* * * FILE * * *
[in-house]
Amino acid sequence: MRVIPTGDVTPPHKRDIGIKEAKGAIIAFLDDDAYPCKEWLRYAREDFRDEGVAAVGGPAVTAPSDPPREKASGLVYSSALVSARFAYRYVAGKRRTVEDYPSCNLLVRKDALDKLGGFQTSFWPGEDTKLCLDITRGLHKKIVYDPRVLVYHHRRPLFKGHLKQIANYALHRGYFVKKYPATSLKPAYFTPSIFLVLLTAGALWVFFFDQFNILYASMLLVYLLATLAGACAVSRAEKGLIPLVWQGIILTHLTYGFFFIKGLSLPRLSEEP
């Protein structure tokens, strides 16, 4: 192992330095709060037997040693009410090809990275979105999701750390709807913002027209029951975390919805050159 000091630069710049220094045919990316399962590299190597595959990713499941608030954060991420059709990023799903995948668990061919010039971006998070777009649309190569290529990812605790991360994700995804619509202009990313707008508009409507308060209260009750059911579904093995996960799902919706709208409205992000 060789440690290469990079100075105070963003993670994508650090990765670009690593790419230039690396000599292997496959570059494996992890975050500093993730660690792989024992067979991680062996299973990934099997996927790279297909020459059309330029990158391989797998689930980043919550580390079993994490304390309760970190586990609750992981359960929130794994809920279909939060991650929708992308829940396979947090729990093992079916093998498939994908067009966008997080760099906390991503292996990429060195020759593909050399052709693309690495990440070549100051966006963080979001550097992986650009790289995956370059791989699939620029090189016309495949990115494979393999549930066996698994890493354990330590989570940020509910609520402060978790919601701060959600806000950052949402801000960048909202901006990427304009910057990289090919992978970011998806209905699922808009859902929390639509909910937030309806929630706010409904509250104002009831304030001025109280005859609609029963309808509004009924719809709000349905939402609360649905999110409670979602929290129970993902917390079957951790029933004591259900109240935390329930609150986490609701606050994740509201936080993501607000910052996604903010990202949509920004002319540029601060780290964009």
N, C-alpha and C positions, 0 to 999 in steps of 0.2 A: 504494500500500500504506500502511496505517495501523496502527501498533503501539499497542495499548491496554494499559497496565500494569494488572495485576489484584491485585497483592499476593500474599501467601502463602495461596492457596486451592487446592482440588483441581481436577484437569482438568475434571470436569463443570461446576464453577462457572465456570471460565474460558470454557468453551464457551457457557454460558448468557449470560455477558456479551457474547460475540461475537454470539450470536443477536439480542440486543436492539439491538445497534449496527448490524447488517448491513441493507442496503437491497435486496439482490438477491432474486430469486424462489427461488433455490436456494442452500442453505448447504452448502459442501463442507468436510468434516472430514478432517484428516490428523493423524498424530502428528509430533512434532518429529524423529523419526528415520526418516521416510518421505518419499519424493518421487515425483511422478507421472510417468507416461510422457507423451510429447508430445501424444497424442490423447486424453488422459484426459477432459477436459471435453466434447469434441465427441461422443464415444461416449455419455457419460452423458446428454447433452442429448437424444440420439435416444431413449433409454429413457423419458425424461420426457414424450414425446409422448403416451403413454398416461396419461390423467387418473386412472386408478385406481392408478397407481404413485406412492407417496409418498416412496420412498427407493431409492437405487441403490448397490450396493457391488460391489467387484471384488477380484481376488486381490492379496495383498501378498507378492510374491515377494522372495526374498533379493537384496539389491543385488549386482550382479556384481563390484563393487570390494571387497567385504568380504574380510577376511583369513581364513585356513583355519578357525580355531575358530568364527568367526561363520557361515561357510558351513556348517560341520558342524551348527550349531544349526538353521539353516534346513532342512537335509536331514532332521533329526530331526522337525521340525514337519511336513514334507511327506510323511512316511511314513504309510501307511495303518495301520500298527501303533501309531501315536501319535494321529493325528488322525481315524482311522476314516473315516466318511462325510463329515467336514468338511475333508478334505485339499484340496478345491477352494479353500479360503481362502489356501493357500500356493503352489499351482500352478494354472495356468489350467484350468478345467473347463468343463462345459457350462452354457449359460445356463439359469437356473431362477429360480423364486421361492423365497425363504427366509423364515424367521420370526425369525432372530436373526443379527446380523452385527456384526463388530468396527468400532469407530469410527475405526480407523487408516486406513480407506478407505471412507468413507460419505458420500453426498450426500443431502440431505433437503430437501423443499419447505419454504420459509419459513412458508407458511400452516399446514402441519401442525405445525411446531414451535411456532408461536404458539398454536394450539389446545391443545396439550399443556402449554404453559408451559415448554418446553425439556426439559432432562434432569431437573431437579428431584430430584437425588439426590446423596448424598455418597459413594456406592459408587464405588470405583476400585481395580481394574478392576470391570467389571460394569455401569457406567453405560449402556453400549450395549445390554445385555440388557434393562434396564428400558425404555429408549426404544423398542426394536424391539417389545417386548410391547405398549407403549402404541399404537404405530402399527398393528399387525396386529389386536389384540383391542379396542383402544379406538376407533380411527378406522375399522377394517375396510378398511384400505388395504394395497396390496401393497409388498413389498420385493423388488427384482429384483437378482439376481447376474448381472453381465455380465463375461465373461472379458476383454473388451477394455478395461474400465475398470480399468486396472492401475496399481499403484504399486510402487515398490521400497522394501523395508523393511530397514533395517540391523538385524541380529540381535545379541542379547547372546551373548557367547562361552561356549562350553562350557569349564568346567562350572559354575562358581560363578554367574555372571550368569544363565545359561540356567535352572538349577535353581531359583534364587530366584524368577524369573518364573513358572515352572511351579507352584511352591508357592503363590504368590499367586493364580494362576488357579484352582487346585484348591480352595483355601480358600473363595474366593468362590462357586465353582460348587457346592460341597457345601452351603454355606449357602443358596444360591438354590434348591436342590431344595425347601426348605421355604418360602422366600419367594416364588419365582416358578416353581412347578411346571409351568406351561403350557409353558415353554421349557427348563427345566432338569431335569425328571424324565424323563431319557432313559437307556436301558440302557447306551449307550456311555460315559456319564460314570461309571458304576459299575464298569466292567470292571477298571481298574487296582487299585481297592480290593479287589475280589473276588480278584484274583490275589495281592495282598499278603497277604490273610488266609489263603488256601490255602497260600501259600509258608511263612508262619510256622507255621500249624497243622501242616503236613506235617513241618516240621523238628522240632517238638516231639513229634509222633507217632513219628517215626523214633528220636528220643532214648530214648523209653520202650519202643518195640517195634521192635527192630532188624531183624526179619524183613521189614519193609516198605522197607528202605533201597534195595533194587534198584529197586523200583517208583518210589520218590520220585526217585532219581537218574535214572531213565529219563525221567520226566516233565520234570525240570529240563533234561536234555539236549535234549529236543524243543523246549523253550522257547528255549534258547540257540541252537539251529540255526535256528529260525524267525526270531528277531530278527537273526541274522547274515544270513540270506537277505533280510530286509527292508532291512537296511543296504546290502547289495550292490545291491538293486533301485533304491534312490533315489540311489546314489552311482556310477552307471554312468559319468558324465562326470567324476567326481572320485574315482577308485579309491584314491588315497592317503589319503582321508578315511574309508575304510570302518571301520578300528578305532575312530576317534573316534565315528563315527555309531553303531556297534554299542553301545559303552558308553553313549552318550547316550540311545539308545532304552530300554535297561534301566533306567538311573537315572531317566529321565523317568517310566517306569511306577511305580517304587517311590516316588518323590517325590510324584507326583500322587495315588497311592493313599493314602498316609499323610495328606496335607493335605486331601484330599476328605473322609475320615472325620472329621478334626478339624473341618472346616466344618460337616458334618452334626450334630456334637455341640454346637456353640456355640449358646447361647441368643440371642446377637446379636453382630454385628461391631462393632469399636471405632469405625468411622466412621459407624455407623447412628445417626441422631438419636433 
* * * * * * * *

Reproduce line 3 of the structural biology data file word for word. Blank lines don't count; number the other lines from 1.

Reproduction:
């Protein structure tokens, strides 16, 4: 192992330095709060037997040693009410090809990275979105999701750390709807913002027209029951975390919805050159 000091630069710049220094045919990316399962590299190597595959990713499941608030954060991420059709990023799903995948668990061919010039971006998070777009649309190569290529990812605790991360994700995804619509202009990313707008508009409507308060209260009750059911579904093995996960799902919706709208409205992000 060789440690290469990079100075105070963003993670994508650090990765670009690593790419230039690396000599292997496959570059494996992890975050500093993730660690792989024992067979991680062996299973990934099997996927790279297909020459059309330029990158391989797998689930980043919550580390079993994490304390309760970190586990609750992981359960929130794994809920279909939060991650929708992308829940396979947090729990093992079916093998498939994908067009966008997080760099906390991503292996990429060195020759593909050399052709693309690495990440070549100051966006963080979001550097992986650009790289995956370059791989699939620029090189016309495949990115494979393999549930066996698994890493354990330590989570940020509910609520402060978790919601701060959600806000950052949402801000960048909202901006990427304009910057990289090919992978970011998806209905699922808009859902929390639509909910937030309806929630706010409904509250104002009831304030001025109280005859609609029963309808509004009924719809709000349905939402609360649905999110409670979602929290129970993902917390079957951790029933004591259900109240935390329930609150986490609701606050994740509201936080993501607000910052996604903010990202949509920004002319540029601060780290964009």